When the film was released, I found the final moments anticlimactic, and the Morgan Freeman Intro and Outro just infuriatingly bad. This time, the Freeman stuff plays like a nostalgic gesture to the original radio broadcast, and the Family Is Everything finale is... oh, I don't know, fine, I guess. Maybe it plays better in this living hell of Trump's family-separation cruelty. Maybe I'm more tolerant of obvious themes spelled in in large capital letters.

Elbow's "Empires"

Thanks to Specialist Ken Priebe for sharing the new video from Elbow!

https://youtu.be/EJa5FvCaBJc

Just Mercy trailer

Thanks to Specialist Jared Malament for sharing the trailer to Just Mercy, the much-anticipated feature film adaptation of Bryan Stevenson's inspiring book. I'm a little worried about this: the trailer makes the film look heavy-handed and overly earnest. It's always tricky to turn inspirational non-fiction into artful cinema, and I'd recommend that you check out the book rather than settling for the film. We'll see — maybe the film is stronger than the trailer indicates. (Early word out of Toronto, where the film just premiered, suggests that my intuition is well-founded.)

https://youtu.be/fbWiCPx99rs

The Peanut Butter Falcon

What a strange, uneven film.

As a challenge to audience expectations by building a narrative around an unconventional protagonist (a la The Station Agent), it works, for the most part. Zak, a young man born with Down Syndrome, is a convincing and compelling character. He is treated with respect and some degree of realism. He's complicated and funny, and he inspires empathy.

However, I couldn't quite shake the kind of feeling I had when I saw the movie Radio, a movie about a mentally challenged protagonist in which the film asks us to shrug off, to some extent, the value of specialized treatment and the goodness of professionals who provide meaningful care, opting instead for a sort of wishful-thinkingness: If he just finds a good-hearted man and woman to serve as surrogate parents, why... he'll have all he needs! This may not be disrespectful for those with Down Syndrome, but it seems quite disrespectful to those who dedicate their lives to providing specialized care. It tells us what we want to hear, rather than acknowledging the complexity of the situation truthfully. ("Sure, Eleanor's a lovely woman, but she's so focused on monitoring Zak, she hasn't realized that what he really needs is... Love and a Good Friend!" Come on.)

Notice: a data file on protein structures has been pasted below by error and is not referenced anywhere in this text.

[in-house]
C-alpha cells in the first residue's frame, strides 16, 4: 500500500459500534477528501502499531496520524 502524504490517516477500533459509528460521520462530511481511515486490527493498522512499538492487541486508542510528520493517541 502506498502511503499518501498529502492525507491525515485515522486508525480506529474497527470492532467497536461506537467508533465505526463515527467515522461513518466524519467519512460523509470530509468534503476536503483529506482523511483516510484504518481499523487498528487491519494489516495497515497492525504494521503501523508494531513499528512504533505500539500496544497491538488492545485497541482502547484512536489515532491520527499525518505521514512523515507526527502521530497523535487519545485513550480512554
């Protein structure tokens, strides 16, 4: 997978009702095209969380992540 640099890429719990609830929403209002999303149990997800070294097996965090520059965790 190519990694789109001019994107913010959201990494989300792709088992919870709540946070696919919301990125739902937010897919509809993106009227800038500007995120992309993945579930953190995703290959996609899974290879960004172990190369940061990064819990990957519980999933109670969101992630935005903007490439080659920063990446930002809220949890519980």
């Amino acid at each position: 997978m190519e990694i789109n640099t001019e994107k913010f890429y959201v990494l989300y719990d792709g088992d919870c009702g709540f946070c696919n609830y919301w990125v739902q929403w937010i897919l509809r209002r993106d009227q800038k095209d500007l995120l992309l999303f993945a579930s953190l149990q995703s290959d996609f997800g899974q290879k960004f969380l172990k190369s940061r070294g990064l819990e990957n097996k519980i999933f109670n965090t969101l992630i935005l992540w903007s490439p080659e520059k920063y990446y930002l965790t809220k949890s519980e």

As a fairy tale — or, better, as a work of magical realism — it achieves some of the whimsy and personality of films like The Kings of Summer and Hunt for the Wilderpeople. But those flourishes of fantasy are so rare here that they occasionally seem jarring, particularly in the climactic moments, when Zak gets a chance to fulfill his dream. (Frankly, the ways in which everything Zak needs is conveniently provided along the course of the narrative disrupted much of a sense of suspense or conflict, so I didn't feel the celebratory rush I think I'm meant to feel at the end.)

As a "gritty" Southern tale, it didn't work as well for me as Mud did, and far less than Shotgun Stories did. (I've read a lot of comparisons to Mud and Undertow.) That's partly because the characters all seem rather simple, almost like characters in a children's story that a writer has tried to make "authentic" by adding all kinds of superficial roughness. Shia LaBeouf's Tyler, for example, peppers his speech with expletives and profanity, and even in casual moments — like making an incidental comment at the wheel of a car — he's likely to pick his nose or something. These often felt like a strain to avoid sentimentality, but they were as distracting as often as they were, well, human. And the opening scenes work hard to show Tyler as an irresponsible and reckless man who needs a significant redemption arc, but that reformation seems to occur too quickly, too easily.